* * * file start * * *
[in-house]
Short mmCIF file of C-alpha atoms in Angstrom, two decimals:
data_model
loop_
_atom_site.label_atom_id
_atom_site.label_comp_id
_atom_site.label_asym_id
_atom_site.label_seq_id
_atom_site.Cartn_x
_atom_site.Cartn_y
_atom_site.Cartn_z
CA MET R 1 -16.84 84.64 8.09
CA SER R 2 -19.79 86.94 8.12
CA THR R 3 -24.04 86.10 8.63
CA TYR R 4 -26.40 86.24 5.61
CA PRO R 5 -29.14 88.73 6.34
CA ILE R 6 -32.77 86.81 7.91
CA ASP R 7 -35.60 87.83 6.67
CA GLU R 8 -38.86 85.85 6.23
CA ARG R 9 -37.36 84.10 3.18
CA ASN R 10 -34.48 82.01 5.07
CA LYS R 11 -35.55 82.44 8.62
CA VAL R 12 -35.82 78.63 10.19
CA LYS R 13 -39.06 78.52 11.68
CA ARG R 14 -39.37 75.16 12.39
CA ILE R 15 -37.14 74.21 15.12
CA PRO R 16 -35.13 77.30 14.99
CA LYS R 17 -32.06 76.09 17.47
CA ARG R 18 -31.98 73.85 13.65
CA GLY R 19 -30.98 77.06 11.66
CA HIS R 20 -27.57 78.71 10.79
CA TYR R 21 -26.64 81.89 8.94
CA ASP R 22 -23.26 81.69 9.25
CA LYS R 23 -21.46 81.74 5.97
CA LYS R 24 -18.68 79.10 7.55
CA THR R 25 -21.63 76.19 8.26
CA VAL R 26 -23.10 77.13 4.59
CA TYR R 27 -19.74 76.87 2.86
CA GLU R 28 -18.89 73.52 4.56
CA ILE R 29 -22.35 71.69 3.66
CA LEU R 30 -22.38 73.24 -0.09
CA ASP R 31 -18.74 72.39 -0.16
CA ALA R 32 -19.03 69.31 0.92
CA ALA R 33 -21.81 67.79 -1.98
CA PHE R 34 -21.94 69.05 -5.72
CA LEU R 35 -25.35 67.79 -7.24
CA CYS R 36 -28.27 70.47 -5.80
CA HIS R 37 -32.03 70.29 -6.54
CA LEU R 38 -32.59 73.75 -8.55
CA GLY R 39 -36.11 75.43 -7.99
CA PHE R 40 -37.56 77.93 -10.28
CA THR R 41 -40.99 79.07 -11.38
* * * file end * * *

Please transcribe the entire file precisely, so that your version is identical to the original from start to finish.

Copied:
[in-house]
Short mmCIF file of C-alpha atoms in Angstrom, two decimals:
data_model
loop_
_atom_site.label_atom_id
_atom_site.label_comp_id
_atom_site.label_asym_id
_atom_site.label_seq_id
_atom_site.Cartn_x
_atom_site.Cartn_y
_atom_site.Cartn_z
CA MET R 1 -16.84 84.64 8.09
CA SER R 2 -19.79 86.94 8.12
CA THR R 3 -24.04 86.10 8.63
CA TYR R 4 -26.40 86.24 5.61
CA PRO R 5 -29.14 88.73 6.34
CA ILE R 6 -32.77 86.81 7.91
CA ASP R 7 -35.60 87.83 6.67
CA GLU R 8 -38.86 85.85 6.23
CA ARG R 9 -37.36 84.10 3.18
CA ASN R 10 -34.48 82.01 5.07
CA LYS R 11 -35.55 82.44 8.62
CA VAL R 12 -35.82 78.63 10.19
CA LYS R 13 -39.06 78.52 11.68
CA ARG R 14 -39.37 75.16 12.39
CA ILE R 15 -37.14 74.21 15.12
CA PRO R 16 -35.13 77.30 14.99
CA LYS R 17 -32.06 76.09 17.47
CA ARG R 18 -31.98 73.85 13.65
CA GLY R 19 -30.98 77.06 11.66
CA HIS R 20 -27.57 78.71 10.79
CA TYR R 21 -26.64 81.89 8.94
CA ASP R 22 -23.26 81.69 9.25
CA LYS R 23 -21.46 81.74 5.97
CA LYS R 24 -18.68 79.10 7.55
CA THR R 25 -21.63 76.19 8.26
CA VAL R 26 -23.10 77.13 4.59
CA TYR R 27 -19.74 76.87 2.86
CA GLU R 28 -18.89 73.52 4.56
CA ILE R 29 -22.35 71.69 3.66
CA LEU R 30 -22.38 73.24 -0.09
CA ASP R 31 -18.74 72.39 -0.16
CA ALA R 32 -19.03 69.31 0.92
CA ALA R 33 -21.81 67.79 -1.98
CA PHE R 34 -21.94 69.05 -5.72
CA LEU R 35 -25.35 67.79 -7.24
CA CYS R 36 -28.27 70.47 -5.80
CA HIS R 37 -32.03 70.29 -6.54
CA LEU R 38 -32.59 73.75 -8.55
CA GLY R 39 -36.11 75.43 -7.99
CA PHE R 40 -37.56 77.93 -10.28
CA THR R 41 -40.99 79.07 -11.38